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Re: State Fossils

Well, as long ago as 1991 Storrs L. Olson and Helen F. James mentioned about
32 new bird species from Hawaii, all long extinct, but I don't know wether
you would count them as fossils, because there not that mesozoic or even
tertiairy. I would say Hawaii has its fossil record! Don't wether they
recommended any of their fossils as 'State Fossis'.

Fred Ruhe

At 18:07 15-04-2000 -0400, you wrote:
>----- Original Message -----
>From: Steve Brusatte <dinoland@mailcity.com>
>To: <dinosaur@usc.edu>
>Sent: Saturday, April 15, 2000 4:53 PM
>Subject: State Fossils
>> Hey,
>> As some of you loyal Fossil News readers may know, I have begun a lengthy
>project on state fossils.  About 40 states have designated official 'state
>fossils,' including a bunch of dinosaurs and a whole lot of oddball stuff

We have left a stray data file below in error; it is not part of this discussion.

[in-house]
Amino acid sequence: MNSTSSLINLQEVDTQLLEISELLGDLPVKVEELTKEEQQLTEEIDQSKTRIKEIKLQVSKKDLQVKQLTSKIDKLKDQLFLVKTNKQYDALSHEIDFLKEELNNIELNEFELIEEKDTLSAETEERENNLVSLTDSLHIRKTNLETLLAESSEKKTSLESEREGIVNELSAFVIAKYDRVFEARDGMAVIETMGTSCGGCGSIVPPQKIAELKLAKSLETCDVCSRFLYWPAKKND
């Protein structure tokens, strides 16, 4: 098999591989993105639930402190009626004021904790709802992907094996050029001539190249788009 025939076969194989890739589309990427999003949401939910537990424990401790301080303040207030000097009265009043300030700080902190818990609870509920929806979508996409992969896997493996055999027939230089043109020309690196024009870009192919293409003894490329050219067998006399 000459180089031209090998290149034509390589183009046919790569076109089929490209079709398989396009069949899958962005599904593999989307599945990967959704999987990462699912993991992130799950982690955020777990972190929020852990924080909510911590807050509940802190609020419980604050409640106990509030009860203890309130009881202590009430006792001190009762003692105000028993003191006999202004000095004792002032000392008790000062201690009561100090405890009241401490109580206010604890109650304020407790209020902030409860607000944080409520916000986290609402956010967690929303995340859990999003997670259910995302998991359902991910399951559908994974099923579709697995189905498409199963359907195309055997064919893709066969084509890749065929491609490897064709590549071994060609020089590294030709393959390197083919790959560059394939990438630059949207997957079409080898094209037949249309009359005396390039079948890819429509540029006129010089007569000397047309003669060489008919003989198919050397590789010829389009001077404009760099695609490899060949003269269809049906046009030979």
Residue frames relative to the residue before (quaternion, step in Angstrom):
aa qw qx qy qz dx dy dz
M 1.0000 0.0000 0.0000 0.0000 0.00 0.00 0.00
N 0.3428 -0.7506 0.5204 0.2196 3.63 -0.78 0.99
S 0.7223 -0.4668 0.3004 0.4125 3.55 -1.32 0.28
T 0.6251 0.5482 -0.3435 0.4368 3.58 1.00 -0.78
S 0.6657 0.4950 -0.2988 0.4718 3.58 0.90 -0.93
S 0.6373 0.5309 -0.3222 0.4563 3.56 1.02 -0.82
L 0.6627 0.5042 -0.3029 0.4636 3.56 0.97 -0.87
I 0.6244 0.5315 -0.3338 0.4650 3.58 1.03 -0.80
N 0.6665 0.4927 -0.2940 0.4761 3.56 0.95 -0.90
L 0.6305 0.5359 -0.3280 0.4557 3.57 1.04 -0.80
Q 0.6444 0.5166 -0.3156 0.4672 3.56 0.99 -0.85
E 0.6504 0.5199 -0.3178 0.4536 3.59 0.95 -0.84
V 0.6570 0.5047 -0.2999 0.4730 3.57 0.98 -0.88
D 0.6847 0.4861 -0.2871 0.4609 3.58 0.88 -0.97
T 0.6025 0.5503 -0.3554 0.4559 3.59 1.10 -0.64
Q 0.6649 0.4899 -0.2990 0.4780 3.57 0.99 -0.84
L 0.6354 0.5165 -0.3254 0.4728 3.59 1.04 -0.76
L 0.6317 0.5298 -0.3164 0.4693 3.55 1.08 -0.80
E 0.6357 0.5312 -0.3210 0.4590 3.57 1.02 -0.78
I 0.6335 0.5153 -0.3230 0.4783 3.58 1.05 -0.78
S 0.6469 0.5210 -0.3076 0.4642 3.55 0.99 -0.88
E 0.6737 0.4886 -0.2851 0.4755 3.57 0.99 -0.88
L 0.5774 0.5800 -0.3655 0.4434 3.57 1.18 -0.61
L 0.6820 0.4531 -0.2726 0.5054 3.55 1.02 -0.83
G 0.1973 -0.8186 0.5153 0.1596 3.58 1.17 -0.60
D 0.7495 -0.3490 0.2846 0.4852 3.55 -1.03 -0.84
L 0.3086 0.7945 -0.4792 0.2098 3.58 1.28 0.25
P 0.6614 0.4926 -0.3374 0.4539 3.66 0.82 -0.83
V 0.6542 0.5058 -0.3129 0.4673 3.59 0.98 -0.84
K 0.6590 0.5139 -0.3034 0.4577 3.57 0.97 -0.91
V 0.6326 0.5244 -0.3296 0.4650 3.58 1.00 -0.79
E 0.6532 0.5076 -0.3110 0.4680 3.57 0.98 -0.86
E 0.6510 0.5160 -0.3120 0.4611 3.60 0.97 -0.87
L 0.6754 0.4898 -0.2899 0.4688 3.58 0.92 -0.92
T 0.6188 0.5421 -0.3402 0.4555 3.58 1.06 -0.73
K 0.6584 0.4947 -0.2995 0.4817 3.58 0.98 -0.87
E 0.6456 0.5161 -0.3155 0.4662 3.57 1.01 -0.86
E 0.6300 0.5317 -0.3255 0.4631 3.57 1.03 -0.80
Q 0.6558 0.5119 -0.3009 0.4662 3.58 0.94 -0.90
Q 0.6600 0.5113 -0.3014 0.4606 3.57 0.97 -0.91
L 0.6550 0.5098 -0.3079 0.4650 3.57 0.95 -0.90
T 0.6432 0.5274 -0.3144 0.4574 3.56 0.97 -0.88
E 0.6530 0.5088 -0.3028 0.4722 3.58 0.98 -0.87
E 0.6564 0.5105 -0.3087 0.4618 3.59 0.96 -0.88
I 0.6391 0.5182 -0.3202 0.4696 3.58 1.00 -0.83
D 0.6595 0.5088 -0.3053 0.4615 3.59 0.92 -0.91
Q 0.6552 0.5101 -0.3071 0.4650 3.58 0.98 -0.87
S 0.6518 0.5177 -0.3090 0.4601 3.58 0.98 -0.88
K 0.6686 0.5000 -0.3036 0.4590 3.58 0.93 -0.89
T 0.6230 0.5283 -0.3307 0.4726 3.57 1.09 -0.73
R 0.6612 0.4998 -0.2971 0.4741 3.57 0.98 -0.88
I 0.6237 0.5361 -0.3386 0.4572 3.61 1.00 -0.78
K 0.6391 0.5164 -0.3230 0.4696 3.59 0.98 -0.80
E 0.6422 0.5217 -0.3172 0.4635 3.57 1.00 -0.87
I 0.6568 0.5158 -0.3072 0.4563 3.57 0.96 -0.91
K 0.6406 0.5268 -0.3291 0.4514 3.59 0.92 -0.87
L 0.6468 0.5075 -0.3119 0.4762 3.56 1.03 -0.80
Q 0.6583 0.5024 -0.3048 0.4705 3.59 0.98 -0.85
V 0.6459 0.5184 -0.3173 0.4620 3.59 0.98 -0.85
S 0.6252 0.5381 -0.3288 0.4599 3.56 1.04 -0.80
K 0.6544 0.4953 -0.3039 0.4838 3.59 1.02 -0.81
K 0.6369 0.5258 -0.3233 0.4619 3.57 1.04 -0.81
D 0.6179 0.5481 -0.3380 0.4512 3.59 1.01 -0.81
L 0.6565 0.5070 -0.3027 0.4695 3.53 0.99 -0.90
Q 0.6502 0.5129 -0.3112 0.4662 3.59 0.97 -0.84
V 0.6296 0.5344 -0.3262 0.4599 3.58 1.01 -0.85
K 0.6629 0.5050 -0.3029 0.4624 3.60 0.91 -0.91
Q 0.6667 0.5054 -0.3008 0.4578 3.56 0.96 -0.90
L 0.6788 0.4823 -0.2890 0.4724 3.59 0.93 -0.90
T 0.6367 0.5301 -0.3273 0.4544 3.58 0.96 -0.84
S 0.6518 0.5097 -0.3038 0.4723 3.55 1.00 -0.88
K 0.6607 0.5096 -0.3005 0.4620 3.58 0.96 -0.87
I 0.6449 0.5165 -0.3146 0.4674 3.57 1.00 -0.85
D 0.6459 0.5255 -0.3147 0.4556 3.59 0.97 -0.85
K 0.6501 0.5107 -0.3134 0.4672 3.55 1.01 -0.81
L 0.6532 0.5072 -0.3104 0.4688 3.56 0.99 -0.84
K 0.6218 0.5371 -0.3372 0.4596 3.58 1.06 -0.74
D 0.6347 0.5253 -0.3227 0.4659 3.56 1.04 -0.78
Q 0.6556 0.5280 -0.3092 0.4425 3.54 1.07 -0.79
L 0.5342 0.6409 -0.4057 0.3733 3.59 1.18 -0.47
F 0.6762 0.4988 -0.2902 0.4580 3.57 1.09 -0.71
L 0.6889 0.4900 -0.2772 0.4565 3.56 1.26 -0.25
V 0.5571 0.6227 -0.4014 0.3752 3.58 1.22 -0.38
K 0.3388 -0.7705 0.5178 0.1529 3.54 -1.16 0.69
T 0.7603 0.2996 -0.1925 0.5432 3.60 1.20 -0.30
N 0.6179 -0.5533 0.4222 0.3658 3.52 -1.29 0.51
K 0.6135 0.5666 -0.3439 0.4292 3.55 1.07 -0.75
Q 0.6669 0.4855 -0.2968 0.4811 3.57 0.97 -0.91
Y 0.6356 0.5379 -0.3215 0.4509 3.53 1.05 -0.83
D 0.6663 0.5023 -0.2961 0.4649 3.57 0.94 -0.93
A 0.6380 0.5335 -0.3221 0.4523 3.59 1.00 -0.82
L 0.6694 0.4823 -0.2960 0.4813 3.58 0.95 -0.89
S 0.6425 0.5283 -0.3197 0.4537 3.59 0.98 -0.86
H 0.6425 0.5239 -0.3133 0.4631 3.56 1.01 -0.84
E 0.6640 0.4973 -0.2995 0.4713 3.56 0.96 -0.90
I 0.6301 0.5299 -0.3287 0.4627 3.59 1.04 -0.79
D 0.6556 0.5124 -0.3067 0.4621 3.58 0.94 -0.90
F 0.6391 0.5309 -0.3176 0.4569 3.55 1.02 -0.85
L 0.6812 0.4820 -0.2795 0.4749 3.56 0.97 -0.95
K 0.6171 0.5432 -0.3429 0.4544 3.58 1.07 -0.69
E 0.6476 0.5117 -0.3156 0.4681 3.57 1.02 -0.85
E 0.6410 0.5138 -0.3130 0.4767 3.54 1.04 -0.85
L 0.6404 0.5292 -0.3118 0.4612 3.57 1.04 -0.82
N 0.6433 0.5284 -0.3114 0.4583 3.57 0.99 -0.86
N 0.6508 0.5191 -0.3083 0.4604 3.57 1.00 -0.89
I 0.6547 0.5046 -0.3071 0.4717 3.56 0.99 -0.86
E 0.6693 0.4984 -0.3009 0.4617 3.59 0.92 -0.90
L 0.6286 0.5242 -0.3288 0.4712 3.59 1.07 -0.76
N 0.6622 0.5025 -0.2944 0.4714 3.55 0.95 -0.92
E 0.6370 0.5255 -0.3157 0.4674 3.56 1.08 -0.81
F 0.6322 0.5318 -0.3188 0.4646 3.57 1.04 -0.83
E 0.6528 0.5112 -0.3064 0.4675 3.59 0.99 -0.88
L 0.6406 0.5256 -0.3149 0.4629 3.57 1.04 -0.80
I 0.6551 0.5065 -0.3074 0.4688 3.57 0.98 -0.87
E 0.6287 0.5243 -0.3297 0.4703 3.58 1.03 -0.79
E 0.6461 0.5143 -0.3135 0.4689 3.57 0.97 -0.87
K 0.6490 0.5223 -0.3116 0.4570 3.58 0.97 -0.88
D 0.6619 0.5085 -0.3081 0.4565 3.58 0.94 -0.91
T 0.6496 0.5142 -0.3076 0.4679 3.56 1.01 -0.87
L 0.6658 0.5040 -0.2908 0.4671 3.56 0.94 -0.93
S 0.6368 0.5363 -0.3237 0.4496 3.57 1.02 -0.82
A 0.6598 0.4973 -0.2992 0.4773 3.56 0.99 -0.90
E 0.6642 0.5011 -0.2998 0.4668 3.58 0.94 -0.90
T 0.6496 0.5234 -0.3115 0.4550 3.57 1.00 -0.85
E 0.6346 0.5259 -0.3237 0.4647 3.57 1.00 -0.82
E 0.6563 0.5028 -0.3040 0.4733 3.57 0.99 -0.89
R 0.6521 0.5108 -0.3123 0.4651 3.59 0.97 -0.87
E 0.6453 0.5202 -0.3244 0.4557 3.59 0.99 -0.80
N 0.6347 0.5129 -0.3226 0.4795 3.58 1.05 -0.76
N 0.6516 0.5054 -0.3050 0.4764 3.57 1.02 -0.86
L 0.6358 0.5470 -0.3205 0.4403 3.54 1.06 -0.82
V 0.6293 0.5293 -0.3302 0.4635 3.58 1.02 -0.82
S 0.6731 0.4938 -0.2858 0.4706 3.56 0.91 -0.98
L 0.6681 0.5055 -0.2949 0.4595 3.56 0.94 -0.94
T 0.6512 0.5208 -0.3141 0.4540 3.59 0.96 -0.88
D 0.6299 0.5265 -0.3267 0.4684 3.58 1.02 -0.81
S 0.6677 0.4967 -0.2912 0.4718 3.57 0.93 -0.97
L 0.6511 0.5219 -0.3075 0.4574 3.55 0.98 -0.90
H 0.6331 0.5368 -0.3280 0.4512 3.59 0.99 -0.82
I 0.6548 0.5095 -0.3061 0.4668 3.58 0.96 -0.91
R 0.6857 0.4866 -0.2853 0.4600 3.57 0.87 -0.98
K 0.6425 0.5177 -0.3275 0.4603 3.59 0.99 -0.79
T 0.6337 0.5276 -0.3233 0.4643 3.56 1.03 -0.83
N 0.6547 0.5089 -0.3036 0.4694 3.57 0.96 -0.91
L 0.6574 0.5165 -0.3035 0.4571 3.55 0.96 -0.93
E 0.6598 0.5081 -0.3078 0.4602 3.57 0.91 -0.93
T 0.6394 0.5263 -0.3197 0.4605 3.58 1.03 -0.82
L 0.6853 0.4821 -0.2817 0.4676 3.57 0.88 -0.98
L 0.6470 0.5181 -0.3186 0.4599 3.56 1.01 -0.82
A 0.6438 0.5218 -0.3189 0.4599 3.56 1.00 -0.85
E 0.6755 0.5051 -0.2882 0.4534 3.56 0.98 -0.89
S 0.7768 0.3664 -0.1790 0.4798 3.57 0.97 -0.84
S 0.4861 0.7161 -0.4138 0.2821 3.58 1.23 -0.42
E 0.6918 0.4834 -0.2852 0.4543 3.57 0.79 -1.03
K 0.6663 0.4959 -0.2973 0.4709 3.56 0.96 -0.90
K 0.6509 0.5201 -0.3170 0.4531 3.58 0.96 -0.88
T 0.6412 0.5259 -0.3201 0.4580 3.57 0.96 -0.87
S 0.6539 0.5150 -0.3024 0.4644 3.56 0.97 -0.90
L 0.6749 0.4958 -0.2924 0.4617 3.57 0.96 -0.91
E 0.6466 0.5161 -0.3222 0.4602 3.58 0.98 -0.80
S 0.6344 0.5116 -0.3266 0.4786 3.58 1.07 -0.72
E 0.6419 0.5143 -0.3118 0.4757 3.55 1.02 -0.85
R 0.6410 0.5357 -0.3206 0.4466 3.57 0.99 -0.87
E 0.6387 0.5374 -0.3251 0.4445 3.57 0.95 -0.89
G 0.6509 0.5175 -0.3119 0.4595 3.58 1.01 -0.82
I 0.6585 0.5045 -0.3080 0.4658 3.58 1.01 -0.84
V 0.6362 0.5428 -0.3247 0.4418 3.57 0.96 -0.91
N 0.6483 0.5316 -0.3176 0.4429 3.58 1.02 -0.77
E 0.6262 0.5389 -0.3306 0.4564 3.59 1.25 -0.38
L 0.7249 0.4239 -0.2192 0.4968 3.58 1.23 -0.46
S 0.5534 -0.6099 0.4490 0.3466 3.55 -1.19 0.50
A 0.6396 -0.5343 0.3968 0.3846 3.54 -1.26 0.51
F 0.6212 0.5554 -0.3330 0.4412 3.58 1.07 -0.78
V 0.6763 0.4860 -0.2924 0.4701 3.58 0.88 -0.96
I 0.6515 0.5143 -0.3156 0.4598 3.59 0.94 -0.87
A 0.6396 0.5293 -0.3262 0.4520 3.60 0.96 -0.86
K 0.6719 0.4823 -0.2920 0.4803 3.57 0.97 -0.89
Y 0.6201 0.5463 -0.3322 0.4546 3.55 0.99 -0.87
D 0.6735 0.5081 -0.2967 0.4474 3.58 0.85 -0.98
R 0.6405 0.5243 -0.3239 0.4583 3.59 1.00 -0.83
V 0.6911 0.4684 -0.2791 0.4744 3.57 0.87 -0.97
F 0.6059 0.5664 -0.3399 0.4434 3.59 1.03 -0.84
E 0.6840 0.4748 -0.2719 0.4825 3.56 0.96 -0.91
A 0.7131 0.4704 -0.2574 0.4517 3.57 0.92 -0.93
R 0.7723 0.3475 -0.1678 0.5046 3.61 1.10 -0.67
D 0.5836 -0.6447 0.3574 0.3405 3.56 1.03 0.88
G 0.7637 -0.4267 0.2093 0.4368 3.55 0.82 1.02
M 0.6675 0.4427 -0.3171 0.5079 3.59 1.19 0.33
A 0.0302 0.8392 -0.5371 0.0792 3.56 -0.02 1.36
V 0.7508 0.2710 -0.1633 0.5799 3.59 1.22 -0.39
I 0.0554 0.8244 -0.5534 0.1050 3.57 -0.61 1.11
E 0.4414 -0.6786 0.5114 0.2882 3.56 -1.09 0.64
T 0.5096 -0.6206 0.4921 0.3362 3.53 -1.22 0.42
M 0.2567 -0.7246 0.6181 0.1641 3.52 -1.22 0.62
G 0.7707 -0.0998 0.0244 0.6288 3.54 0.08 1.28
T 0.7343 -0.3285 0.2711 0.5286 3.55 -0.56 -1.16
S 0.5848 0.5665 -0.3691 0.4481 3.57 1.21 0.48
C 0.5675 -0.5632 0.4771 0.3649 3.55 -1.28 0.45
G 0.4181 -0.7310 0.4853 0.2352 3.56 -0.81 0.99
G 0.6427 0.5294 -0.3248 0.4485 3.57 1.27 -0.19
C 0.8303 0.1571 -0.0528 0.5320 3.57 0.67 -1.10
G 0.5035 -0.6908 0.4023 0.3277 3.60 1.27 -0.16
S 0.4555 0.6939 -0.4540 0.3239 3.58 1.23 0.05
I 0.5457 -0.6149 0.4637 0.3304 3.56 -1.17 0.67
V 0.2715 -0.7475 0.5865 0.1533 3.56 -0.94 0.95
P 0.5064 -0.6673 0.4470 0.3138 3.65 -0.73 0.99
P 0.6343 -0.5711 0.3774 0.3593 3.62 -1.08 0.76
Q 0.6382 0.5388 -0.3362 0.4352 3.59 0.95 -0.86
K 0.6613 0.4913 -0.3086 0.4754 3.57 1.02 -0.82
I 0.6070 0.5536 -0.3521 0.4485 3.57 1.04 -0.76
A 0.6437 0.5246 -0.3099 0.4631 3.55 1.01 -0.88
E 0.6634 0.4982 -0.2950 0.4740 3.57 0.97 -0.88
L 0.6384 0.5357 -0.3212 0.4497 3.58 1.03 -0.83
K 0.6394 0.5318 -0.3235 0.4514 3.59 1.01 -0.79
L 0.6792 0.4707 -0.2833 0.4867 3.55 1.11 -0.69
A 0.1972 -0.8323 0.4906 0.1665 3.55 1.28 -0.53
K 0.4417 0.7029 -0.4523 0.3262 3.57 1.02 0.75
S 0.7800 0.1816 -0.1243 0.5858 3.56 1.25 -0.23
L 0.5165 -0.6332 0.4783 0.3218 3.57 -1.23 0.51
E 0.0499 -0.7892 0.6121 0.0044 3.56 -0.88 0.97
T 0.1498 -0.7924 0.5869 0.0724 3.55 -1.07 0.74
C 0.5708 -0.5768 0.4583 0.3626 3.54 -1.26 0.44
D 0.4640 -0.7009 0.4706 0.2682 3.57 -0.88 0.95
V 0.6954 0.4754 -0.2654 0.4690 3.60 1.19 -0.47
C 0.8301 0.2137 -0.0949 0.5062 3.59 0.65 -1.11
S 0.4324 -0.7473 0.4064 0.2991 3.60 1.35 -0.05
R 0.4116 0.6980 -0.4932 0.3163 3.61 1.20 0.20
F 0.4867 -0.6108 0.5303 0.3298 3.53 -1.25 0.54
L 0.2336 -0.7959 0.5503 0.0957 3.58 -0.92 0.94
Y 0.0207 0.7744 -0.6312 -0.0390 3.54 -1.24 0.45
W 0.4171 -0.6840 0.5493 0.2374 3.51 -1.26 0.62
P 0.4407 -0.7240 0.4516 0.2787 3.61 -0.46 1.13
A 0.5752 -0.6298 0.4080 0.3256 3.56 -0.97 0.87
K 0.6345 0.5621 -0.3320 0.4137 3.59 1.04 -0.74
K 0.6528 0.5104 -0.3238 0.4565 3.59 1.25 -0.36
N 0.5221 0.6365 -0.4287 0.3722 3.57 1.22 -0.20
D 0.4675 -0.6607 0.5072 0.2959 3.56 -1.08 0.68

>like rare corals, crinoids, brachiopods, petrified wood, fish, footprints,
>plants, sea scorpions, and my favorite, Illinois' Tully Monster.
>> My question is this: several states do not have official state fossils (as
>far as I know). These states are: Arkansas, Hawaii, Kansas, Indiana, Iowa,
>Michigan, Minnesota, Oklahoma, Oregon, New H ampshire, North Carolina, Rhode
>Island, and South Carolina. Do any of you know of official state fossils of
>these states, and if so, could you please pass them along to me?  Thanks a
>> Steve
>would Hawaii even have a state fossil...?
>I'm not an expert, just a lurker, and I wouldn't think there would be many
>fossils on any of the islands.
>Sorry to sound too ignorant...just curious.